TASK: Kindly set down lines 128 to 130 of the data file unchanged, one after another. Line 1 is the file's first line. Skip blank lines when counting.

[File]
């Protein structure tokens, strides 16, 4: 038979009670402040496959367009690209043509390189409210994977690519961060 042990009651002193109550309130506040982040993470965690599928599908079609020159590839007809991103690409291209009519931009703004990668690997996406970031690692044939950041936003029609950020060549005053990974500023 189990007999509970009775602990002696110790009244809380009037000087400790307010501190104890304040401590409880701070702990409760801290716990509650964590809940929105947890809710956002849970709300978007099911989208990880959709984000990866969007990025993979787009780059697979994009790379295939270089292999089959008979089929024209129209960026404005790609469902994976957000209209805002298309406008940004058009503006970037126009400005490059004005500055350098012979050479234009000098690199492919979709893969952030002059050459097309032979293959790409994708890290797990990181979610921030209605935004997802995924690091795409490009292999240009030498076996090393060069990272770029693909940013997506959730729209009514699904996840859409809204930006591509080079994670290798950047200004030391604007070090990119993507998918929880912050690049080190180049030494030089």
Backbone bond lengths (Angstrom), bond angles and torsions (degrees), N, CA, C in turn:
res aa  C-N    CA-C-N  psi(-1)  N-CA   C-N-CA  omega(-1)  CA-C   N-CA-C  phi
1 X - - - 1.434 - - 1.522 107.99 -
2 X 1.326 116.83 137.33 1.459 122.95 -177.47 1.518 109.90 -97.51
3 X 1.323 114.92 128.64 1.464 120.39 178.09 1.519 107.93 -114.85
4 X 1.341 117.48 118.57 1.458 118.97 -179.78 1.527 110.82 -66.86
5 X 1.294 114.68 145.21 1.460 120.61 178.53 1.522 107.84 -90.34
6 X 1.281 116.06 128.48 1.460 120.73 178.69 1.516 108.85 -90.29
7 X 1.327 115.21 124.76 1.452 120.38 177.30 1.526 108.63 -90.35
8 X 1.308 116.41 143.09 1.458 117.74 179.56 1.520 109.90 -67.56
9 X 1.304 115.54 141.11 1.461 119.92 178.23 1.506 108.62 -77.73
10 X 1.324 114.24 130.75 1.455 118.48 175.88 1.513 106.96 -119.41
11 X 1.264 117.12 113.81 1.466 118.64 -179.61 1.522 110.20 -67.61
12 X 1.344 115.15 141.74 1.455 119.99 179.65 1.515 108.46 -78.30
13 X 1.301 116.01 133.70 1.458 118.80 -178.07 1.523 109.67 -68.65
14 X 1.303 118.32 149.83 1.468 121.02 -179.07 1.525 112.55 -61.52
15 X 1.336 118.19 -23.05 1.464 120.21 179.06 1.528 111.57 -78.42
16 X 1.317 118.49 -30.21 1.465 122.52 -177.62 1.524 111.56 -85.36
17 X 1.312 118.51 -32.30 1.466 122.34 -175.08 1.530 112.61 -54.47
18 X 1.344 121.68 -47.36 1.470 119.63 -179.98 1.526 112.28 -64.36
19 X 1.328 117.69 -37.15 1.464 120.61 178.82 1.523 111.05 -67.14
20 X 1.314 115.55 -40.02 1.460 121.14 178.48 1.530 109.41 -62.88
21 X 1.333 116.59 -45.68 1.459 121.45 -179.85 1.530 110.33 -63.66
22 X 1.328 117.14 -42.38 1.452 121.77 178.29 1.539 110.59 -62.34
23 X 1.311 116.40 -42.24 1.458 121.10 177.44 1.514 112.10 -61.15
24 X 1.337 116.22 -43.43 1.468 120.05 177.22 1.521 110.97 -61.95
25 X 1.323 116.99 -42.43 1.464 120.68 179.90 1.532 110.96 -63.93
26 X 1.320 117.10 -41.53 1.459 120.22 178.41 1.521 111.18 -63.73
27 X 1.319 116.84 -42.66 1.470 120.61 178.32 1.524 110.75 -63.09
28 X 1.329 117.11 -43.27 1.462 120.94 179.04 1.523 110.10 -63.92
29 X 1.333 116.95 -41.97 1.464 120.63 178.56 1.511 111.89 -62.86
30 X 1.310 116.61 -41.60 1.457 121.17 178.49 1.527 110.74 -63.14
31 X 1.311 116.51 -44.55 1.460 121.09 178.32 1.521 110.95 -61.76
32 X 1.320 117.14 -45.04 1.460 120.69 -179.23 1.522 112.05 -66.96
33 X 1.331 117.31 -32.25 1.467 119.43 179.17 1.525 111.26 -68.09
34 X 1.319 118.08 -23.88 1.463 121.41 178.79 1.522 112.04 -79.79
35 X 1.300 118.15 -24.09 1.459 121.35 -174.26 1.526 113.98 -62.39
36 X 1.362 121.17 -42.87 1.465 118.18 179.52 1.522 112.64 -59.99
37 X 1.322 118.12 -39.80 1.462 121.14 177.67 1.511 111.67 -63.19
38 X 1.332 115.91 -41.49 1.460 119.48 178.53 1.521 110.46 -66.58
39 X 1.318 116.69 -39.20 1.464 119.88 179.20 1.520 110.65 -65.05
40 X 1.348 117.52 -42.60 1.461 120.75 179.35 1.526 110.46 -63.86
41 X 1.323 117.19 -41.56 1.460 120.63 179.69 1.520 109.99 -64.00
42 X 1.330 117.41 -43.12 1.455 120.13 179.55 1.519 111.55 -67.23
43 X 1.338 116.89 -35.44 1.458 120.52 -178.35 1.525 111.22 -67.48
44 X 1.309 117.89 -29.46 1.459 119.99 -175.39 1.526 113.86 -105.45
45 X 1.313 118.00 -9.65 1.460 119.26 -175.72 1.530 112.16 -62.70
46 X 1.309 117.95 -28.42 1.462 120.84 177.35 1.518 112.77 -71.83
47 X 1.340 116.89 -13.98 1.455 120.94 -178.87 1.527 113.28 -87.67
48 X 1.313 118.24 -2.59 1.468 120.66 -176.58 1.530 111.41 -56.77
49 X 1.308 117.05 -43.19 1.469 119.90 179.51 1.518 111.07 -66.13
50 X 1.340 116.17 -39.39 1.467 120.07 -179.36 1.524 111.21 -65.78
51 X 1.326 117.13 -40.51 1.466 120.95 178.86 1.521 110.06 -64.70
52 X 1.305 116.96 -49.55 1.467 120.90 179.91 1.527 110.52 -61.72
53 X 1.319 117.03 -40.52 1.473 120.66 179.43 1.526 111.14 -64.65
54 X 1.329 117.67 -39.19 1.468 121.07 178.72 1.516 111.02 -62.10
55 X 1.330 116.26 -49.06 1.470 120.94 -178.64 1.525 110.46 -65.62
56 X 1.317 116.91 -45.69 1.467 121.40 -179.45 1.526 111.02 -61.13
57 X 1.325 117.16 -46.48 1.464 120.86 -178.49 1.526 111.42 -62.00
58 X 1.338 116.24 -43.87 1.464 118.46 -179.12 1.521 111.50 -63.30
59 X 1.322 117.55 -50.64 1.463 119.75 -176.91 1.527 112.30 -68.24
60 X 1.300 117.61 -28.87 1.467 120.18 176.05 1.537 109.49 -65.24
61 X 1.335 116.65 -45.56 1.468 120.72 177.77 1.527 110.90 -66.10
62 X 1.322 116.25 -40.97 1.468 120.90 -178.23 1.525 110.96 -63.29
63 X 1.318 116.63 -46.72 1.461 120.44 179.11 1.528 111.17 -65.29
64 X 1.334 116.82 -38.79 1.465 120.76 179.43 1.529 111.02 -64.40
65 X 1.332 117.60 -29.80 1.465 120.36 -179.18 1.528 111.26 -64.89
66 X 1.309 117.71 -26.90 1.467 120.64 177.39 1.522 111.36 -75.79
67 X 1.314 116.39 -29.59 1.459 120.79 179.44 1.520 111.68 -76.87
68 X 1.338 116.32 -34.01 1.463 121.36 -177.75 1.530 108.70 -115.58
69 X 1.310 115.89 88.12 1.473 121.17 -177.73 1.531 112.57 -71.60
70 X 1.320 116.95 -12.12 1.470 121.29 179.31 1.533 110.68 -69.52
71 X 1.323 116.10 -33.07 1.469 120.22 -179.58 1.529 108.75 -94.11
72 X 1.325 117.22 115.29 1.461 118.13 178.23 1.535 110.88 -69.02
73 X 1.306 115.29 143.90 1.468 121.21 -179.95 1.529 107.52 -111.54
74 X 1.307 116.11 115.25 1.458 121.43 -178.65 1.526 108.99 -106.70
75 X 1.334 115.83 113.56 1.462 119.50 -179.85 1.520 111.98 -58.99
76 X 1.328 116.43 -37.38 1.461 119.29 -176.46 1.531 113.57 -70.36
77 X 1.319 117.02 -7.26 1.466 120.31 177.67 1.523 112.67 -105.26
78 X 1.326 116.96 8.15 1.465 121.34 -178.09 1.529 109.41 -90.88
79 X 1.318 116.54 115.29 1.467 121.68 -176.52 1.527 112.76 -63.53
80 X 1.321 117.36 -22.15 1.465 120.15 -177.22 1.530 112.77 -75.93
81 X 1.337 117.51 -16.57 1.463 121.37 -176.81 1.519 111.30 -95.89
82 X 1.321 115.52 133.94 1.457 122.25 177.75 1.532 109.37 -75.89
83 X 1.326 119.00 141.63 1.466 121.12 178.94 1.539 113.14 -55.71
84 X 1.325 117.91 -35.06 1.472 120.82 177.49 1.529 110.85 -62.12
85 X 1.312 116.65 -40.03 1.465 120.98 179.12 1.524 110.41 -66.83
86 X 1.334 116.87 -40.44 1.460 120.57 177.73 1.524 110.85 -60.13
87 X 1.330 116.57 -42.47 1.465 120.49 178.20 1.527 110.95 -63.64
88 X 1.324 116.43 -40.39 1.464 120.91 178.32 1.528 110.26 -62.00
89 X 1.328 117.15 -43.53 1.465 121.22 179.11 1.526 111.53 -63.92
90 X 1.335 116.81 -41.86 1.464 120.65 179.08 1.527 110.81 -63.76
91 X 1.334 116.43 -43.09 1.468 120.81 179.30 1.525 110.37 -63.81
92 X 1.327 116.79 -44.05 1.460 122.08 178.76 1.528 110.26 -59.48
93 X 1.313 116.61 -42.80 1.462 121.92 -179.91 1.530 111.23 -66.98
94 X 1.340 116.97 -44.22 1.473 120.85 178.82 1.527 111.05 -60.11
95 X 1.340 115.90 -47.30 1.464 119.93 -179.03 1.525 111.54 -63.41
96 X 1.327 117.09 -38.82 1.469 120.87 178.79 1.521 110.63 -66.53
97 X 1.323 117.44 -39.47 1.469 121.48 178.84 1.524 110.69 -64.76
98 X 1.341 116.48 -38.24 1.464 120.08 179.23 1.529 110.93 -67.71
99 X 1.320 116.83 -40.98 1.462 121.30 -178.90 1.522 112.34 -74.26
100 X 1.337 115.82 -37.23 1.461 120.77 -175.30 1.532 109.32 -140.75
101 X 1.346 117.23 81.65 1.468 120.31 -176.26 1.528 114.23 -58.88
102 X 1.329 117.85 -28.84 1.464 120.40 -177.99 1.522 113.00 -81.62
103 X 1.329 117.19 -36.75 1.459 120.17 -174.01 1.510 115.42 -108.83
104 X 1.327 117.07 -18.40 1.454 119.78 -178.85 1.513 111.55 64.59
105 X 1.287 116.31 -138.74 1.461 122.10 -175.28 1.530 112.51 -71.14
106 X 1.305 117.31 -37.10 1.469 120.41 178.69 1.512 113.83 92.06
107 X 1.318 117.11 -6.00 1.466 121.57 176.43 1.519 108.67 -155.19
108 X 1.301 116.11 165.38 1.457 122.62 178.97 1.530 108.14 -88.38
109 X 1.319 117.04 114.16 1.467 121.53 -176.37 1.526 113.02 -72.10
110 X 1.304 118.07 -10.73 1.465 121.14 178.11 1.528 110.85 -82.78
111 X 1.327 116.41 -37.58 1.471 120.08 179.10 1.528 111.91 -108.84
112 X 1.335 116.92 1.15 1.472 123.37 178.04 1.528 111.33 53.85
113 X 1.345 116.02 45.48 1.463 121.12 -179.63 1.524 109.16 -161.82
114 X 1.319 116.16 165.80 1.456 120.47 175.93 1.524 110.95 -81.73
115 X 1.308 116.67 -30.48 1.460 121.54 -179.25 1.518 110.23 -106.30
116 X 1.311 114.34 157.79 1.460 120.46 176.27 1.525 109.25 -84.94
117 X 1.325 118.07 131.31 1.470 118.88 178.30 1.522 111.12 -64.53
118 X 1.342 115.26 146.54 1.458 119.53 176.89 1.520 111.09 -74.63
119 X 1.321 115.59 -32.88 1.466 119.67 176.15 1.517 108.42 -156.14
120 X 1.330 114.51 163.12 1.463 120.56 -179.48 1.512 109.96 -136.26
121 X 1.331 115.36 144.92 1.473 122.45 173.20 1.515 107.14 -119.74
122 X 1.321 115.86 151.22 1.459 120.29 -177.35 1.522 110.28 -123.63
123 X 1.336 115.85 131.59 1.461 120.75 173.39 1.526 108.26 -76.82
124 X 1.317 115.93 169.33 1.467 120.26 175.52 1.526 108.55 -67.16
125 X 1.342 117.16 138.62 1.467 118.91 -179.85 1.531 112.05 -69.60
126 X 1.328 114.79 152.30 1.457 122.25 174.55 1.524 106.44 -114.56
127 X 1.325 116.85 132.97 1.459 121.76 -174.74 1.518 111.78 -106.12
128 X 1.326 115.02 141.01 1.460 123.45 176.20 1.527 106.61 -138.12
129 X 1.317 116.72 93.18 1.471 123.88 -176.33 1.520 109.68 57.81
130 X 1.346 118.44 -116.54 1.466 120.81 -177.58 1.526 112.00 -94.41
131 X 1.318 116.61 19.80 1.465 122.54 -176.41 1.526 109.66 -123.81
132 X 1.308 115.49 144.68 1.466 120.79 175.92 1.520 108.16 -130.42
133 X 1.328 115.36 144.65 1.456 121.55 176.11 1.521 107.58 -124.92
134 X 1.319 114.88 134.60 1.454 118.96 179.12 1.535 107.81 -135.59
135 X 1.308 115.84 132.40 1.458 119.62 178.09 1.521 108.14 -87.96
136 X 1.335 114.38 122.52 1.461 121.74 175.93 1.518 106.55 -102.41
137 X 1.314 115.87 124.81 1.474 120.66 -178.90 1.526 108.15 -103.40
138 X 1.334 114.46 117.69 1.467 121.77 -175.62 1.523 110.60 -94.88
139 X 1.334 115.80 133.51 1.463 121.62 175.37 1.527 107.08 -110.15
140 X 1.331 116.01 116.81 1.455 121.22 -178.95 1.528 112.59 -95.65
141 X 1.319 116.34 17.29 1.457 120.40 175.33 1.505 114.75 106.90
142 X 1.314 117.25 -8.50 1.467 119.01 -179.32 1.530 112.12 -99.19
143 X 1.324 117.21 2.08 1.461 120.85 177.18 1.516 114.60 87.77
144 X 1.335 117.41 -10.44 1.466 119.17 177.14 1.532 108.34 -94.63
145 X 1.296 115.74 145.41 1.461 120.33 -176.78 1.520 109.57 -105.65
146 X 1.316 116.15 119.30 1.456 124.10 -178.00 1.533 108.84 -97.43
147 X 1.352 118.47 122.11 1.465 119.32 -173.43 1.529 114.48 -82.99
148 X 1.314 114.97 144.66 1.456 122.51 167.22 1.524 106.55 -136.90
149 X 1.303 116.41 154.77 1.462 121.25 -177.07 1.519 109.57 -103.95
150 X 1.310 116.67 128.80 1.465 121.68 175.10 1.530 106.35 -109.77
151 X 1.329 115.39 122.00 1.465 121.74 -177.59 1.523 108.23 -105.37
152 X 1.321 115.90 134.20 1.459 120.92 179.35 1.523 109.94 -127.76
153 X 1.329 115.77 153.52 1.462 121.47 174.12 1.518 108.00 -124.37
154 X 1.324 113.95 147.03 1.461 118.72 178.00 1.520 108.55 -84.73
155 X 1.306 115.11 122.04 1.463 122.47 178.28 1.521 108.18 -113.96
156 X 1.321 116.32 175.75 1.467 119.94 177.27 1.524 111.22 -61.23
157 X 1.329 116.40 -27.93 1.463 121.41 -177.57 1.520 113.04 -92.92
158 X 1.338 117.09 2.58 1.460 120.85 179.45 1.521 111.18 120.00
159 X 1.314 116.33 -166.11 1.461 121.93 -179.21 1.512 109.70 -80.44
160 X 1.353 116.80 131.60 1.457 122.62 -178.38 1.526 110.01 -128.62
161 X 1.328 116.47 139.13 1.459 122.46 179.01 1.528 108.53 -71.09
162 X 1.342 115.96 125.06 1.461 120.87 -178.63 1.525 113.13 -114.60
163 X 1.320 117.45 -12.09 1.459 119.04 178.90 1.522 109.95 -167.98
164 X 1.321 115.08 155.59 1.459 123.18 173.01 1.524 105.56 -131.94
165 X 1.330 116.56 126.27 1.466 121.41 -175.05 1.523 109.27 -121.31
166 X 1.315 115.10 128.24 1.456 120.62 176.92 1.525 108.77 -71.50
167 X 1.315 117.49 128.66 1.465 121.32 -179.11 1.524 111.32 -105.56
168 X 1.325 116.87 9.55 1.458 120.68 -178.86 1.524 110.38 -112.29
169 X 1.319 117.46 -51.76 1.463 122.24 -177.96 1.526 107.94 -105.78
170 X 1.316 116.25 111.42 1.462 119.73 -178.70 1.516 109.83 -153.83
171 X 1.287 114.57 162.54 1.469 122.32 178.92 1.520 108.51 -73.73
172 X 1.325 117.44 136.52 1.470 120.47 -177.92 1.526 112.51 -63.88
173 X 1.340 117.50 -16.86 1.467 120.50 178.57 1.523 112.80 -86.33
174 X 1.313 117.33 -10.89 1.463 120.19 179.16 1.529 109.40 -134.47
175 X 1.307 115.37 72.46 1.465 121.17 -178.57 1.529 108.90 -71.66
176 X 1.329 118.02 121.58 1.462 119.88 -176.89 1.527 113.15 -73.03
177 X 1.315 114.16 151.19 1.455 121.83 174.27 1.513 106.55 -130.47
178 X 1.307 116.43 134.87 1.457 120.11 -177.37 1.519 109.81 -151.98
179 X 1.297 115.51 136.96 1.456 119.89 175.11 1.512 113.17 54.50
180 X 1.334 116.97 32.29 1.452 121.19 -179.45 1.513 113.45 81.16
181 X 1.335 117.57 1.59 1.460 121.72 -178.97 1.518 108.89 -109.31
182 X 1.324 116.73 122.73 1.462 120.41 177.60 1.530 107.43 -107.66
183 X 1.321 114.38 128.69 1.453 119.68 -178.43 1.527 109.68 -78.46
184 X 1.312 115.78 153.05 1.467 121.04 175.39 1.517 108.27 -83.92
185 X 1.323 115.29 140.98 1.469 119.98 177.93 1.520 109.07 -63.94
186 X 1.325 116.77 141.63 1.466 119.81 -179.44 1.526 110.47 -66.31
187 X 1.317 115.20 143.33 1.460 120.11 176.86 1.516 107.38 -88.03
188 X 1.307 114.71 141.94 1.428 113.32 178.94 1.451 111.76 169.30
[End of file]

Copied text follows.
125 X 1.342 117.16 138.62 1.467 118.91 -179.85 1.531 112.05 -69.60
126 X 1.328 114.79 152.30 1.457 122.25 174.55 1.524 106.44 -114.56
127 X 1.325 116.85 132.97 1.459 121.76 -174.74 1.518 111.78 -106.12